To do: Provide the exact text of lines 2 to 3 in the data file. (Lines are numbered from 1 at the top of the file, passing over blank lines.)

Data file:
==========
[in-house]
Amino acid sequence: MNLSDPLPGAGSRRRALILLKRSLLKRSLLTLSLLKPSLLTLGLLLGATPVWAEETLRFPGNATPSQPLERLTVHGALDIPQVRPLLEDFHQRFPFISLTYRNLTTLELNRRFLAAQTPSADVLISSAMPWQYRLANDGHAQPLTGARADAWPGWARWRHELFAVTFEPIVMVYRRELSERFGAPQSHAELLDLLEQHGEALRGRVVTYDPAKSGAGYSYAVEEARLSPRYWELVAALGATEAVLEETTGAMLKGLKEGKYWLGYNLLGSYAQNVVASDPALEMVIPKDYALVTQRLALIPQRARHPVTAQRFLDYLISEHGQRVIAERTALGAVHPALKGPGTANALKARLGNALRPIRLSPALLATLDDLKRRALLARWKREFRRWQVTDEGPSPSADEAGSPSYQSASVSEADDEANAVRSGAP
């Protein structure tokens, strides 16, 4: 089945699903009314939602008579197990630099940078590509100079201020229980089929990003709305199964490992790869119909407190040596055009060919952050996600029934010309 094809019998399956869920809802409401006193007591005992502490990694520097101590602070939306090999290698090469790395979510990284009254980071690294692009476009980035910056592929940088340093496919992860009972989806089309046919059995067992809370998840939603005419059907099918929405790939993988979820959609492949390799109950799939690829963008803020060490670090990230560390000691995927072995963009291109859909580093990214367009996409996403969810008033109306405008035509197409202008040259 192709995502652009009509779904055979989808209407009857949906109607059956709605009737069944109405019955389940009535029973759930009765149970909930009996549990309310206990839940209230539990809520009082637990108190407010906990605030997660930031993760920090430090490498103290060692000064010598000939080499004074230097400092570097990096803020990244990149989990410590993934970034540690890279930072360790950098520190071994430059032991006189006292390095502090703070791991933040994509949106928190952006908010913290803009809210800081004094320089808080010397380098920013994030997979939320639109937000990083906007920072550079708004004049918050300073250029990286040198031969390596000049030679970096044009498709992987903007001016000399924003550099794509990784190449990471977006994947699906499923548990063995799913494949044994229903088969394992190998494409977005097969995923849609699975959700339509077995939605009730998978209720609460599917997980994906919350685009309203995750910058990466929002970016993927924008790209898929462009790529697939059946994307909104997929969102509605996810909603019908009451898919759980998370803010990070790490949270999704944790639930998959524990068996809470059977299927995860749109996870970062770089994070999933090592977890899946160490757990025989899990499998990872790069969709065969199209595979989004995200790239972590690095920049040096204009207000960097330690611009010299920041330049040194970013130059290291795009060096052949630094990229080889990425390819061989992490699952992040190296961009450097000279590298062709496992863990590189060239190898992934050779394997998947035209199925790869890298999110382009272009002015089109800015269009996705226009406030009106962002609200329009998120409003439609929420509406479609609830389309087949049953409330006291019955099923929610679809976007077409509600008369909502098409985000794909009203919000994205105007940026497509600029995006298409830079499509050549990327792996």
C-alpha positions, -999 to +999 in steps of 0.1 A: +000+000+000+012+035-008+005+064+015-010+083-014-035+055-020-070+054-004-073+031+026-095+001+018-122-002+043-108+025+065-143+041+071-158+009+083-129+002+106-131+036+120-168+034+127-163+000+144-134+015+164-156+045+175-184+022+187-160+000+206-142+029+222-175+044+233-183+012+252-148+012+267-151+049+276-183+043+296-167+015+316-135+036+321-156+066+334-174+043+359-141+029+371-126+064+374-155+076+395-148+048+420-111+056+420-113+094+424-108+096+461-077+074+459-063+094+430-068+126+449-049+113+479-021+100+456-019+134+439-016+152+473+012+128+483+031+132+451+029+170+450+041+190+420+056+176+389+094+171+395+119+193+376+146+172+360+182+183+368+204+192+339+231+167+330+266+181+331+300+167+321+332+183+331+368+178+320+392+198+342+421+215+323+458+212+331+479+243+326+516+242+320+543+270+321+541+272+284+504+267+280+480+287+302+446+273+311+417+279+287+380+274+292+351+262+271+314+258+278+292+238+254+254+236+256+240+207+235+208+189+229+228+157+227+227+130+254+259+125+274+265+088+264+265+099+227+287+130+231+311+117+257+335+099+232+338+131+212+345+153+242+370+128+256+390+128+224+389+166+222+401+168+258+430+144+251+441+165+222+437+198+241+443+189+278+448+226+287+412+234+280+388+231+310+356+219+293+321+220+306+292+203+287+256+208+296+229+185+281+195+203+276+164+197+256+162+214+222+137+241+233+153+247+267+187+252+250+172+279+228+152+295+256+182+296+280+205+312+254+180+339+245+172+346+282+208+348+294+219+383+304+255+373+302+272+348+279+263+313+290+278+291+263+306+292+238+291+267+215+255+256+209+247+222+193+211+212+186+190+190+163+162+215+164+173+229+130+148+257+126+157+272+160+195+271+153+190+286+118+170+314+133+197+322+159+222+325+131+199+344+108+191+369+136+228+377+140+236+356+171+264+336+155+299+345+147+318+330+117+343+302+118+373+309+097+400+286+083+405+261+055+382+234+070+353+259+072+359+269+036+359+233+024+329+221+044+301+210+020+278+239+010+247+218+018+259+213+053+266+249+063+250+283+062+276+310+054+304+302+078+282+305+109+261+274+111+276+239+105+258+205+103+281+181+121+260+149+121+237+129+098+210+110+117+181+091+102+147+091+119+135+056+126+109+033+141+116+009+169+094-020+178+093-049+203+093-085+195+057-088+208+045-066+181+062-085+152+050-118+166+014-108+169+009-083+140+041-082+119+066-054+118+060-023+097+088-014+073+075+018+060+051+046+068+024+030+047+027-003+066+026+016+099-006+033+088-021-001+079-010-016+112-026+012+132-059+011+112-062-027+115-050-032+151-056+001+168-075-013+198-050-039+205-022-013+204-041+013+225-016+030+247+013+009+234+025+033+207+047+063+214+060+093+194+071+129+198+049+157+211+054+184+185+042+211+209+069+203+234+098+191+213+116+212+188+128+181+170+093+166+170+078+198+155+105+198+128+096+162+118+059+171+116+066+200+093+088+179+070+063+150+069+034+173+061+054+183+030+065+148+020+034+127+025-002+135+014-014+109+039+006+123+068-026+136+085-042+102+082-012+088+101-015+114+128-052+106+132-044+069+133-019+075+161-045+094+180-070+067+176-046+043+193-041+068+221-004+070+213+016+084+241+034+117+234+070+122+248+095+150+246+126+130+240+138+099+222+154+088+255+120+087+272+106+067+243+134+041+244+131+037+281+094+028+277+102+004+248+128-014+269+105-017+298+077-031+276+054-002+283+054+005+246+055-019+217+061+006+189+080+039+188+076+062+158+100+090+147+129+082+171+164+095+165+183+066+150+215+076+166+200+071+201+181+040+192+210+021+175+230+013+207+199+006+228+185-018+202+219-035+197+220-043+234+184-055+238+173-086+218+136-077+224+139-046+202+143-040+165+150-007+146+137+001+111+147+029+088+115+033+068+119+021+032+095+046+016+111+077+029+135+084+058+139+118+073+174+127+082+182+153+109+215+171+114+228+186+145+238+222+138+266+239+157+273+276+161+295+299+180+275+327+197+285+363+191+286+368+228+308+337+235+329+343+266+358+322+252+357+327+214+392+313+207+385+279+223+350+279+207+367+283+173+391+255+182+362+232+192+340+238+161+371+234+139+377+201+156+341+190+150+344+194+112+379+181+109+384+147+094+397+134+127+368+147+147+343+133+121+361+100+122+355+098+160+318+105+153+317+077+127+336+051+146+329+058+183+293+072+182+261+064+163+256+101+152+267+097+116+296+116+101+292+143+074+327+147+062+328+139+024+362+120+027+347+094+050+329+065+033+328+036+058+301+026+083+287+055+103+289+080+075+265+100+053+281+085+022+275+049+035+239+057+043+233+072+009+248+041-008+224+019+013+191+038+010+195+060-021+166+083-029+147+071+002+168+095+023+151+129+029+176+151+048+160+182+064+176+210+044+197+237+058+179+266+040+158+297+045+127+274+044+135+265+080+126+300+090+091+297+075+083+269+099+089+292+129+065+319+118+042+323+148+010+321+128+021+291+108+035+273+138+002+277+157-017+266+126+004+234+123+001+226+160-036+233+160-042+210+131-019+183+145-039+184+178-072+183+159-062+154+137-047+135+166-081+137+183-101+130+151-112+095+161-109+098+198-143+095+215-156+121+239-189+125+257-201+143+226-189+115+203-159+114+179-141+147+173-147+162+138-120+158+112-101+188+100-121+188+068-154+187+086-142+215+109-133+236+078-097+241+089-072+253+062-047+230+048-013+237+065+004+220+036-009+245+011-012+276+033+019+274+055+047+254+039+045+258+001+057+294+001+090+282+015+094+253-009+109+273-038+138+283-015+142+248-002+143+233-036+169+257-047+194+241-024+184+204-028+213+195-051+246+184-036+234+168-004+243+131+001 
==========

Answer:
Amino acid sequence: MNLSDPLPGAGSRRRALILLKRSLLKRSLLTLSLLKPSLLTLGLLLGATPVWAEETLRFPGNATPSQPLERLTVHGALDIPQVRPLLEDFHQRFPFISLTYRNLTTLELNRRFLAAQTPSADVLISSAMPWQYRLANDGHAQPLTGARADAWPGWARWRHELFAVTFEPIVMVYRRELSERFGAPQSHAELLDLLEQHGEALRGRVVTYDPAKSGAGYSYAVEEARLSPRYWELVAALGATEAVLEETTGAMLKGLKEGKYWLGYNLLGSYAQNVVASDPALEMVIPKDYALVTQRLALIPQRARHPVTAQRFLDYLISEHGQRVIAERTALGAVHPALKGPGTANALKARLGNALRPIRLSPALLATLDDLKRRALLARWKREFRRWQVTDEGPSPSADEAGSPSYQSASVSEADDEANAVRSGAP
């Protein structure tokens, strides 16, 4: 089945699903009314939602008579197990630099940078590509100079201020229980089929990003709305199964490992790869119909407190040596055009060919952050996600029934010309 094809019998399956869920809802409401006193007591005992502490990694520097101590602070939306090999290698090469790395979510990284009254980071690294692009476009980035910056592929940088340093496919992860009972989806089309046919059995067992809370998840939603005419059907099918929405790939993988979820959609492949390799109950799939690829963008803020060490670090990230560390000691995927072995963009291109859909580093990214367009996409996403969810008033109306405008035509197409202008040259 192709995502652009009509779904055979989808209407009857949906109607059956709605009737069944109405019955389940009535029973759930009765149970909930009996549990309310206990839940209230539990809520009082637990108190407010906990605030997660930031993760920090430090490498103290060692000064010598000939080499004074230097400092570097990096803020990244990149989990410590993934970034540690890279930072360790950098520190071994430059032991006189006292390095502090703070791991933040994509949106928190952006908010913290803009809210800081004094320089808080010397380098920013994030997979939320639109937000990083906007920072550079708004004049918050300073250029990286040198031969390596000049030679970096044009498709992987903007001016000399924003550099794509990784190449990471977006994947699906499923548990063995799913494949044994229903088969394992190998494409977005097969995923849609699975959700339509077995939605009730998978209720609460599917997980994906919350685009309203995750910058990466929002970016993927924008790209898929462009790529697939059946994307909104997929969102509605996810909603019908009451898919759980998370803010990070790490949270999704944790639930998959524990068996809470059977299927995860749109996870970062770089994070999933090592977890899946160490757990025989899990499998990872790069969709065969199209595979989004995200790239972590690095920049040096204009207000960097330690611009010299920041330049040194970013130059290291795009060096052949630094990229080889990425390819061989992490699952992040190296961009450097000279590298062709496992863990590189060239190898992934050779394997998947035209199925790869890298999110382009272009002015089109800015269009996705226009406030009106962002609200329009998120409003439609929420509406479609609830389309087949049953409330006291019955099923929610679809976007077409509600008369909502098409985000794909009203919000994205105007940026497509600029995006298409830079499509050549990327792996």